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In the magazine Science they (Nenad Bozinovic) are talking about

"Terabit-Scale Orbital Angular Momentum Mode Division Multiplexing in Fibers" Which is another way to multiplex light in fiber optics,

It isn’t difficult to see that what happens in light happens in other electro magnetic waves as well, right?

Would this article make wireless multiplexing schemes patents based on this scheme void (if filed after this date)? or is this kind of symmetries/relationships in physics is not necessary obvious to patent examiners?

to what extent people writing articles should state that their research extends to other other areas (in this case, to wireless transmission) to make clear some of the relationships in physics which might not be obvious to patent examiners.

On the other hand if one found a relationship between light and say biology, that could be made into interesting creative products, but if the relationship is very direct, would it be inventive? or if it was not clear then but it is clear now, would that invalidate the patent in the future?

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The rules for obviousness say something like 'The person skilled in the art will look in neighbouring fields or other fields if prompted to or can be a group of persons skilled in different arts'. (Thats no citation, but something like that).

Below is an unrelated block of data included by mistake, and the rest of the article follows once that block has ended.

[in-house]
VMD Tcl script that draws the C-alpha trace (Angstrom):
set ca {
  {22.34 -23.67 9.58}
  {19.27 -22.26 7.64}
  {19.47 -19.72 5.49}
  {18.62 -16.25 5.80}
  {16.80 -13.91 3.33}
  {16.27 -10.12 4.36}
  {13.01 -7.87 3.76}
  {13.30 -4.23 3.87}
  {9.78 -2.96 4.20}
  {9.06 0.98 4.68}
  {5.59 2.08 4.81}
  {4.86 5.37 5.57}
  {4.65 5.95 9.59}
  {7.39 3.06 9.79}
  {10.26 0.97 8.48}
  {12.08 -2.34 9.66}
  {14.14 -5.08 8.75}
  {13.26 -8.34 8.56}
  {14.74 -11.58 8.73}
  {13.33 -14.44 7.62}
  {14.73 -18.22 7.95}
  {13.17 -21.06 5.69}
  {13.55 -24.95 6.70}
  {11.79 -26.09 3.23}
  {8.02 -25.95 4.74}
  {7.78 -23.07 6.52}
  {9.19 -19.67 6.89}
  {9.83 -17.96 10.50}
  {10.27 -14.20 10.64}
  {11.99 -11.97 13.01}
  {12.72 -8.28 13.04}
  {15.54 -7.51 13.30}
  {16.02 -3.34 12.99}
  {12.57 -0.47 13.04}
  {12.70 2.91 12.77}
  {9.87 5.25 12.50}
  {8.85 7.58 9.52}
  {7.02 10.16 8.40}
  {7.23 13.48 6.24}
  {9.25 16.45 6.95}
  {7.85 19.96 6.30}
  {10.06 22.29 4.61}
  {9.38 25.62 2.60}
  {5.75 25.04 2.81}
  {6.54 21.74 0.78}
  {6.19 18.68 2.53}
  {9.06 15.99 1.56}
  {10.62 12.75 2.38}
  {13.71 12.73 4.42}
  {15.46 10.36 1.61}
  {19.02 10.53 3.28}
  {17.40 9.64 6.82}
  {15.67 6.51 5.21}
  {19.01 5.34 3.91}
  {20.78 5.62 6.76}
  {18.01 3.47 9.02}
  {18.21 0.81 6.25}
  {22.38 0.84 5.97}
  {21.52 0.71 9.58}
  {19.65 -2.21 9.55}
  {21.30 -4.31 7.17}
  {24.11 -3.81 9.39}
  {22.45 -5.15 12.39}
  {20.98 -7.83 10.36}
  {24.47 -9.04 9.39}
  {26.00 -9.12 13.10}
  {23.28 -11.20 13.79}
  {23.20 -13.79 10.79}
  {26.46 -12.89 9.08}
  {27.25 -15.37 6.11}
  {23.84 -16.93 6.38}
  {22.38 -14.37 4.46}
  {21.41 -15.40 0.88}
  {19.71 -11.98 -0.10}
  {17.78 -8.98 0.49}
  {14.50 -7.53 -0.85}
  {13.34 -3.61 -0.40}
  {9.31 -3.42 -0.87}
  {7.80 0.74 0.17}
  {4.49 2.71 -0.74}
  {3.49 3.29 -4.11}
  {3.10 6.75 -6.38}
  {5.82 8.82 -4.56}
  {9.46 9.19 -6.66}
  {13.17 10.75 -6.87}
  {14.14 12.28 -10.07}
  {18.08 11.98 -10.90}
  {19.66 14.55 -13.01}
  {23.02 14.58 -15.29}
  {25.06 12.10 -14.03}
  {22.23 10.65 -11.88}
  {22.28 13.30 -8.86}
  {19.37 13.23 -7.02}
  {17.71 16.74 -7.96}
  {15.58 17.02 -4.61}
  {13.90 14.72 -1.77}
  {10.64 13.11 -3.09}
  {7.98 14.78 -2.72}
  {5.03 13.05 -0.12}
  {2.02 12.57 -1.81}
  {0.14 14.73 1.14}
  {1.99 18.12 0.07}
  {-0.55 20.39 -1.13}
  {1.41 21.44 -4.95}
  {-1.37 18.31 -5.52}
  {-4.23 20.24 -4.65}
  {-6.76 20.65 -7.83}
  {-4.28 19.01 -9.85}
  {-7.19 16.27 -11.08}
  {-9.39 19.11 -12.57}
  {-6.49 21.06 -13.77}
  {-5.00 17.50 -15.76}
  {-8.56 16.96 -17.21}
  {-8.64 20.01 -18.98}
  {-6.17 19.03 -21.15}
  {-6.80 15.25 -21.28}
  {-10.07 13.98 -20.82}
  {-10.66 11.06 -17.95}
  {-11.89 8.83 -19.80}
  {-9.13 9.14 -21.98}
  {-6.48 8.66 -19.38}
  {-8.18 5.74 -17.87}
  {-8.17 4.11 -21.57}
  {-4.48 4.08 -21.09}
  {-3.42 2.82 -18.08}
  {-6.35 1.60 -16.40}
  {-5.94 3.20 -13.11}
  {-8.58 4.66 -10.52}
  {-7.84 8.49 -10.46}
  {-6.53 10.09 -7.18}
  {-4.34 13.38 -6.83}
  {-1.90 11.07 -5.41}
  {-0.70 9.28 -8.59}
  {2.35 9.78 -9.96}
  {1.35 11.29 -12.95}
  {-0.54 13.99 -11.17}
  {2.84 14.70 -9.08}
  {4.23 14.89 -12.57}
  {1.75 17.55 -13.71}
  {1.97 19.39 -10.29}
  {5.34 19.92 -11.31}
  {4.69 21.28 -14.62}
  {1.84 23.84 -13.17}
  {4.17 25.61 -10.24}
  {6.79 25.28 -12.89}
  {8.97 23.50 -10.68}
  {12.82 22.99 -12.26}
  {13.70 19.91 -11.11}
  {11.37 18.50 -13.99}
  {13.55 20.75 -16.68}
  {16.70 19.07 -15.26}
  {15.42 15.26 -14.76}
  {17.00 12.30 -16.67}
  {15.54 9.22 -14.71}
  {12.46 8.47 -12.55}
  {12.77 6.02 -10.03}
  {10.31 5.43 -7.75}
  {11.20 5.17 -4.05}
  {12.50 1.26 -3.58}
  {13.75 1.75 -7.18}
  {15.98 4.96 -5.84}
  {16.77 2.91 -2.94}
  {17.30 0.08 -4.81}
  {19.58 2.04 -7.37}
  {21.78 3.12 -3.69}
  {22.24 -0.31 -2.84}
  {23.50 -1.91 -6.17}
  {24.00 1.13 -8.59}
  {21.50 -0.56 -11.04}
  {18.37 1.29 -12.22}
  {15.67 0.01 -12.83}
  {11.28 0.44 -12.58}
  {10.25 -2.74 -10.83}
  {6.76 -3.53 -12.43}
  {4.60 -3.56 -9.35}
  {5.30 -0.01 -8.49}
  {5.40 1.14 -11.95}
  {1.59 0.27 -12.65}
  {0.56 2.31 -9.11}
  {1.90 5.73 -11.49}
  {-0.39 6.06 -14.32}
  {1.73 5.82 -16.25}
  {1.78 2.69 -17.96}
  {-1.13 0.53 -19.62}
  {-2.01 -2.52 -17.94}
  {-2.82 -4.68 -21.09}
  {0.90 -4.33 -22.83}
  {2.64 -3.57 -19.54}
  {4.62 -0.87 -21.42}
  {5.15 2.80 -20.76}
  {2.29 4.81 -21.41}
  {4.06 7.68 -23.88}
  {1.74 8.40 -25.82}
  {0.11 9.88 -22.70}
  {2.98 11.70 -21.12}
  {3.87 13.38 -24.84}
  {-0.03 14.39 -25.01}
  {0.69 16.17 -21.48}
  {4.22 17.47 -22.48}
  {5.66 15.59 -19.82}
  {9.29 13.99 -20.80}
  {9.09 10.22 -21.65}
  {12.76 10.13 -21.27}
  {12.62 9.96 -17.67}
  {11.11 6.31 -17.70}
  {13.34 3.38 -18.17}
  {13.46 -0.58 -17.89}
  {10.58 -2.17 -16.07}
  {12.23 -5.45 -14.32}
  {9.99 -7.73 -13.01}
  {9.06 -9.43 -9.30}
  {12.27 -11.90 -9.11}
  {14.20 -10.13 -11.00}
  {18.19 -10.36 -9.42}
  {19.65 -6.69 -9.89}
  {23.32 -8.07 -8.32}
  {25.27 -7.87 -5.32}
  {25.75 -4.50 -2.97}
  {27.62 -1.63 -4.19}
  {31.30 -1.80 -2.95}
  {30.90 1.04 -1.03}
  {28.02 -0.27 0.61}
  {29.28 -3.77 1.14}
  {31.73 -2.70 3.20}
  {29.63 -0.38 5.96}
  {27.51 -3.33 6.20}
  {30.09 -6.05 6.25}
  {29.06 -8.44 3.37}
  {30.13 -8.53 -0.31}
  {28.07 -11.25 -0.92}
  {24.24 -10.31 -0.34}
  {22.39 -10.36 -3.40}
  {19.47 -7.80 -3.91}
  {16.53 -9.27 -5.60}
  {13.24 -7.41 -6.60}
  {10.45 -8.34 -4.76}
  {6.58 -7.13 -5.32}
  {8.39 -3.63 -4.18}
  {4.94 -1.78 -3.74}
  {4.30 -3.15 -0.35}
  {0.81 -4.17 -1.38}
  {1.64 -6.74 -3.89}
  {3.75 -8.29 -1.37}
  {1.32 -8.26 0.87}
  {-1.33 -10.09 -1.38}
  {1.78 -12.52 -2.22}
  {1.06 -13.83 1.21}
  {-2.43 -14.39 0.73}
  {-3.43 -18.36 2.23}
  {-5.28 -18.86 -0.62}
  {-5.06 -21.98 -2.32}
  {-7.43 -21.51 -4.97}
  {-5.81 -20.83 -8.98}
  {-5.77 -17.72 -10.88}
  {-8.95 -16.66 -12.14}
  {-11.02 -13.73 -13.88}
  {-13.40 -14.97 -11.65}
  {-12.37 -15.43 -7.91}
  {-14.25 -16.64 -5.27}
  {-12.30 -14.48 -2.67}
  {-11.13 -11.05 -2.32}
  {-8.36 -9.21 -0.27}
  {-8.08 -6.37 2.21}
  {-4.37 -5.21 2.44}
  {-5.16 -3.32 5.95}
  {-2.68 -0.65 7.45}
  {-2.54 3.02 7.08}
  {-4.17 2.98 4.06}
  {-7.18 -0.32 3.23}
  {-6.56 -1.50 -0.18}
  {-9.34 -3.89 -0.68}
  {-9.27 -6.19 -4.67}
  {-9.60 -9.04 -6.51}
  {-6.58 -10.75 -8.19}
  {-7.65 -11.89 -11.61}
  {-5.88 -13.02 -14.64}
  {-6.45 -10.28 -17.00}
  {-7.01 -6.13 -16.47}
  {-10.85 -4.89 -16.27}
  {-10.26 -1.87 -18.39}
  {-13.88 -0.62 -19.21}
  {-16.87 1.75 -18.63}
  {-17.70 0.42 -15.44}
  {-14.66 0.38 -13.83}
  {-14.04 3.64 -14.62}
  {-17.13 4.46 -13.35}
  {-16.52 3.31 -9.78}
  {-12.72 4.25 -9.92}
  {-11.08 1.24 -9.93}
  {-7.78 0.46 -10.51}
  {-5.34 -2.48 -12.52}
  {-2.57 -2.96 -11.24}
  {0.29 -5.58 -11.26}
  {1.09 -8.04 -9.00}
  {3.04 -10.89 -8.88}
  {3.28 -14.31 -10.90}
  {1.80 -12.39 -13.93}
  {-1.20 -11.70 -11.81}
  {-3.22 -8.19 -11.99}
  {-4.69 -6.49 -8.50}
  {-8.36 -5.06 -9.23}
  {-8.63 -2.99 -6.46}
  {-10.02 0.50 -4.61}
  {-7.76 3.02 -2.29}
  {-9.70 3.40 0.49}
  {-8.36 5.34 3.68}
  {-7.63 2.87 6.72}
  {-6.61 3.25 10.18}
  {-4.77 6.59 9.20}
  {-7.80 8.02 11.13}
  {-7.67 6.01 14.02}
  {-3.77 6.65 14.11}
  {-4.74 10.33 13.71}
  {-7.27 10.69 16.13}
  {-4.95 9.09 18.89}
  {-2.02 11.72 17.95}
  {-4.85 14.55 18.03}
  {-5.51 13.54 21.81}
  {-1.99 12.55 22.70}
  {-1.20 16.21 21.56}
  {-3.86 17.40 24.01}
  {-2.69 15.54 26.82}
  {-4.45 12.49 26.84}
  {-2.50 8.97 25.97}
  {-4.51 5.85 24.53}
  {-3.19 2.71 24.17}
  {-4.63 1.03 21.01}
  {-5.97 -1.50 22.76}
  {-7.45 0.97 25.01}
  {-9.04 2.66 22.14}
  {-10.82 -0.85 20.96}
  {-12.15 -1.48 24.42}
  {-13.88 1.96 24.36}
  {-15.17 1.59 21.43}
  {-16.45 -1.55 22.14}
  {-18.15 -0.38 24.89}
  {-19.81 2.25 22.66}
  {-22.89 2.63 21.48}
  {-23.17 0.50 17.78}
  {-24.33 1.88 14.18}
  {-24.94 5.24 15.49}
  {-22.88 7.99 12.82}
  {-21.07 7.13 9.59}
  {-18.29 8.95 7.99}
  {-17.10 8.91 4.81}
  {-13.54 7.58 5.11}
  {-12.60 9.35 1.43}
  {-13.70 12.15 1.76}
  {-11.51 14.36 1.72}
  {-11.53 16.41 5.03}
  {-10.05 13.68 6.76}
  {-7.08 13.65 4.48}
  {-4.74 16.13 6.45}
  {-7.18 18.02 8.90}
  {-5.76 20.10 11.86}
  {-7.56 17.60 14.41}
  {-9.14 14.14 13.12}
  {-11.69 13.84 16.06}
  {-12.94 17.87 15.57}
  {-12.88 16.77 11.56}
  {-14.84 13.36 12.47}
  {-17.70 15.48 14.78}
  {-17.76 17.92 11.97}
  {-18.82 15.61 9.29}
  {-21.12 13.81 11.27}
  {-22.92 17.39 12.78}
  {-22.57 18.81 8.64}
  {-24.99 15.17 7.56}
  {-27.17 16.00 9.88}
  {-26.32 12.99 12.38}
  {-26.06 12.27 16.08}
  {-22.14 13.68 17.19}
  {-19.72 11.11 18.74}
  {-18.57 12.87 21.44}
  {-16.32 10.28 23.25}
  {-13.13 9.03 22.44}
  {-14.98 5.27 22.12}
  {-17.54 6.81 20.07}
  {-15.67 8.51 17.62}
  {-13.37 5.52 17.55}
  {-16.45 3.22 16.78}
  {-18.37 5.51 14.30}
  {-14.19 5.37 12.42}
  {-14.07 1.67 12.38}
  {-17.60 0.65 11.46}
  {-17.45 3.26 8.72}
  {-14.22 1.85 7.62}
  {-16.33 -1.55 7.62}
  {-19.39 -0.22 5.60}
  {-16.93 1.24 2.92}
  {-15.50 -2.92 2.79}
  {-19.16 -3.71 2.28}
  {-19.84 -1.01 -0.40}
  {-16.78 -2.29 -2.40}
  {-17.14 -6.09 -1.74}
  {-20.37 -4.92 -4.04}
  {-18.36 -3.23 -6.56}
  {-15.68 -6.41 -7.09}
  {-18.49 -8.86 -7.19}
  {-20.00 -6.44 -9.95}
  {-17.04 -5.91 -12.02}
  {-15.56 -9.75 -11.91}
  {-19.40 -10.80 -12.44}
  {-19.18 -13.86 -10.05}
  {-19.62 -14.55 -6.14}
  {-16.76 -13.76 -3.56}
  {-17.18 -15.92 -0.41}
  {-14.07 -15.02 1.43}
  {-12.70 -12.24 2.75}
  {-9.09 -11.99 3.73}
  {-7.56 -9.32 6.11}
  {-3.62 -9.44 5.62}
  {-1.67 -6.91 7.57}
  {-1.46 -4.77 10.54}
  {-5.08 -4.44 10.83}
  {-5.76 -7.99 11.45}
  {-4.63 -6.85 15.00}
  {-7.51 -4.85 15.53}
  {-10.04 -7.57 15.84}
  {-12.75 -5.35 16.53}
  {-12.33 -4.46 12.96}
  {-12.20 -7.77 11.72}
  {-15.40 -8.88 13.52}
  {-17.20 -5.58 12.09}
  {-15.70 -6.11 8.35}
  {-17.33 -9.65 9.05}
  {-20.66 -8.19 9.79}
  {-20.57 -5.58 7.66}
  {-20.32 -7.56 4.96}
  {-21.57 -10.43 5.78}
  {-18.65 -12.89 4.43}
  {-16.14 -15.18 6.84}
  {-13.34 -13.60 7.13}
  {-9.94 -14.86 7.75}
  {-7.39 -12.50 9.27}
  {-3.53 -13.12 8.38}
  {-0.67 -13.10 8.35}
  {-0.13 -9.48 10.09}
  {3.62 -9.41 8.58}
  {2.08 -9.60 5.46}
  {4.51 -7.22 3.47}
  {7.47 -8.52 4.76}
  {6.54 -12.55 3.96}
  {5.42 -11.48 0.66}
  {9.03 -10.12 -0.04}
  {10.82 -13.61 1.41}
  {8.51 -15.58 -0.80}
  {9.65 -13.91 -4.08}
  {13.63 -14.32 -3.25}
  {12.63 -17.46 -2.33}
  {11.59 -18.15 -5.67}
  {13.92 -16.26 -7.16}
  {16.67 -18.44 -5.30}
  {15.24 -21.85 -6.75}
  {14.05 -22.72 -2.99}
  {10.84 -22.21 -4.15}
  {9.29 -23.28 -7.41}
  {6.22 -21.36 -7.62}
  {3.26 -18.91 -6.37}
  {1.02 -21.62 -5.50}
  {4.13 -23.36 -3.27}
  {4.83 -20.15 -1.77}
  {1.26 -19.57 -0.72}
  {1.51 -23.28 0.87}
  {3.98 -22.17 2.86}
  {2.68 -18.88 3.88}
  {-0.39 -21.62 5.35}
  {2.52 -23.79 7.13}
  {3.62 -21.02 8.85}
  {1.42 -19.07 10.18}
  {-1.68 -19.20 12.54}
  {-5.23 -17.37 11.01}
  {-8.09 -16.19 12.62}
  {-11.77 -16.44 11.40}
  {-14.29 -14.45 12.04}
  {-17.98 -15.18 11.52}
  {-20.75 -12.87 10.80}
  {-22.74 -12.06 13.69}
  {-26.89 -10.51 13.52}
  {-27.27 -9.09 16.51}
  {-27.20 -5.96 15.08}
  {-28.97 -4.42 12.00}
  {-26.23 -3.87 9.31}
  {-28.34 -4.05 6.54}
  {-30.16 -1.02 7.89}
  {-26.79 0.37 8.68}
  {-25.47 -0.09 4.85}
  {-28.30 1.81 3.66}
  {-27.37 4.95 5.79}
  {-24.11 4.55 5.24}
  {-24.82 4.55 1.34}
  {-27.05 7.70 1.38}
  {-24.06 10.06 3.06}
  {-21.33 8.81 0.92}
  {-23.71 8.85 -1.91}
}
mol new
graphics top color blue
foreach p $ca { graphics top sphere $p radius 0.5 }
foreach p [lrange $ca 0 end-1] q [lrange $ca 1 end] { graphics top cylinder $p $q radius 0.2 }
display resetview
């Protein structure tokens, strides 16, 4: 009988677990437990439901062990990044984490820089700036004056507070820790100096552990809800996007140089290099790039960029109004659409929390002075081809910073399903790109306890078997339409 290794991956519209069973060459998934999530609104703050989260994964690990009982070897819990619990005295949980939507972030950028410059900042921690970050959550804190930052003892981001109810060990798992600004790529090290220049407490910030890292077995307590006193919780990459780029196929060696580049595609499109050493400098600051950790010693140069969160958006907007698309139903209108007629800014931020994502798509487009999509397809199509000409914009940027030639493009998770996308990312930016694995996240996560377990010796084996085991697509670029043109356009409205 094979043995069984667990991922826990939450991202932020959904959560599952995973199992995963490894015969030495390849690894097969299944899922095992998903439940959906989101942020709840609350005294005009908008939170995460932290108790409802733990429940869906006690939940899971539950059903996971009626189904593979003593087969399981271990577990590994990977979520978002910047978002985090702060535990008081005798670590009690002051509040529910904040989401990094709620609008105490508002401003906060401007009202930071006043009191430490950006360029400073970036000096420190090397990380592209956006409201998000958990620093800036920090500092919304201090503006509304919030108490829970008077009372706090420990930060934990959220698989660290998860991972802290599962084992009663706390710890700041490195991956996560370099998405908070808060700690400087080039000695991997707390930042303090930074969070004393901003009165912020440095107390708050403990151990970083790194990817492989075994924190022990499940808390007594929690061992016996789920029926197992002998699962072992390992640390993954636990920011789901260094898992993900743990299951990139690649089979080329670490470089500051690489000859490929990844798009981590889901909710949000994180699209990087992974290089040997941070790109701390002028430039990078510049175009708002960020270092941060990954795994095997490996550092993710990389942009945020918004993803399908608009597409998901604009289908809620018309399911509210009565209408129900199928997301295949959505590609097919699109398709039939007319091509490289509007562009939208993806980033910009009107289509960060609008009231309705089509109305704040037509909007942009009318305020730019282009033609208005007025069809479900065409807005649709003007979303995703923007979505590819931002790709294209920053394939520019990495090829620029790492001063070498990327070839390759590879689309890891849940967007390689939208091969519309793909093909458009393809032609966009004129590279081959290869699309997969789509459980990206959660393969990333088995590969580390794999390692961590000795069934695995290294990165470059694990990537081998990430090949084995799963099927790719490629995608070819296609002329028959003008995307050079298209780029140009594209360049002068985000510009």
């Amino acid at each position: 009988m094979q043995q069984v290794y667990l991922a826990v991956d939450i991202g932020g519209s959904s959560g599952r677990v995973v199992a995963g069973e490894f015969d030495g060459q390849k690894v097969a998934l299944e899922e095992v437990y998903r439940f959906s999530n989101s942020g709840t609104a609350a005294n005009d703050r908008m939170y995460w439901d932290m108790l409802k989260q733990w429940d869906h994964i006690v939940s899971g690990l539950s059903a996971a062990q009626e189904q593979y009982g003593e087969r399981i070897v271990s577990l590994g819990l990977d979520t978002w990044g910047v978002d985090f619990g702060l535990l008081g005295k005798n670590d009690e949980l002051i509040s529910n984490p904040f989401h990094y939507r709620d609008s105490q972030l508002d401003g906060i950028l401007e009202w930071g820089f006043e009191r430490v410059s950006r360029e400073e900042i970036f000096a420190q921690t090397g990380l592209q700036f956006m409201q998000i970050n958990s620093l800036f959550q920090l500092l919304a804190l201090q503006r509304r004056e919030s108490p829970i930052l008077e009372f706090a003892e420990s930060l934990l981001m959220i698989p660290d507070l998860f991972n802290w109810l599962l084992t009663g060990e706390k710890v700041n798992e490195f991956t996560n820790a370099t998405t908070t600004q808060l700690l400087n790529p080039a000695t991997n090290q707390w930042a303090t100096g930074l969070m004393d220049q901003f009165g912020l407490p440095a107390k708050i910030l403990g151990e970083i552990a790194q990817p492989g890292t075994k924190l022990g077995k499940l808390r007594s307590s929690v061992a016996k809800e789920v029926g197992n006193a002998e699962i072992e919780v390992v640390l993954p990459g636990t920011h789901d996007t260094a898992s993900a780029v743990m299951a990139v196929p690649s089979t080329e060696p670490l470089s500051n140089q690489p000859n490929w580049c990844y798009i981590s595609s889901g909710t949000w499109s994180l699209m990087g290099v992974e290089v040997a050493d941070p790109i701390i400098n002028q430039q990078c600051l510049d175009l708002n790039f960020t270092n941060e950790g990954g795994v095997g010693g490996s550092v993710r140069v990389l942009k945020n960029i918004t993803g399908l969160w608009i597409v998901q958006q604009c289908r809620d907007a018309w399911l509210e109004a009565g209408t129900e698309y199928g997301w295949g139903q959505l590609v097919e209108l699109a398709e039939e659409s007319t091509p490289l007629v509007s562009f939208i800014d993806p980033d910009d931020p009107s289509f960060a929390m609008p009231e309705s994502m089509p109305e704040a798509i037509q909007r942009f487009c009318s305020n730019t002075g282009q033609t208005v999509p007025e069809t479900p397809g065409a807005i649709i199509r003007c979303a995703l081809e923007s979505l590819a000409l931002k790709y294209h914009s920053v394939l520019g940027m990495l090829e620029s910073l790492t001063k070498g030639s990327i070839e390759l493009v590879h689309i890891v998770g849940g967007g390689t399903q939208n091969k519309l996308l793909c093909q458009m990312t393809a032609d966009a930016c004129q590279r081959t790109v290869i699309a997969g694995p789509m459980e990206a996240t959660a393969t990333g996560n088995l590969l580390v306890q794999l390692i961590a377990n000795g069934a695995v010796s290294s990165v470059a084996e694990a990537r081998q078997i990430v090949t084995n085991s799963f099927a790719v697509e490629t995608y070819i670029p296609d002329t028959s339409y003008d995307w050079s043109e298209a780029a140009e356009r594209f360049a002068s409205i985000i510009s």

What does that mean in practice?

It's actually hard to say. A new use of a known thing can be patentable, but at the same time, something from a neighbouring field can be reused and be prior art.

This actually leads to problems in practice. Sometimes an examiner will find something from another field that totally gets you and destroys your patent - and sometimes they won't. Sometimes you will be able to argue that wouldn't be obvious, and sometimes you won't. Sometimes things like that get a good patent revoked and sometimes a bad patent that merely copies something from another field that could arguably be obvious nevertheless comes through.

But one of your questions can be answered easily - should you state that something is obvious in other fields too when writing about it? -> Yes, if you want to impede others from patenting it in those fields, you should, because then the part where the person skilled in the art got prompted to look at another field or to transfer the knowledge is obviously true and therefore it becomes stronger prior art.

Last but not least, sorry, but that's actually the answer, obviousness is always a topic for arguments, and this makes the case even harder. However, if it is really really obvious, then it's prior art and can impede the granting or get a patent revoked.

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Typically what is patented is a specific implementation of machinery, since naturally occurring phenomenon such as light and electromagnetic waves cannot be patented. A specific implementation to harness such phenomenons are however patent-able.

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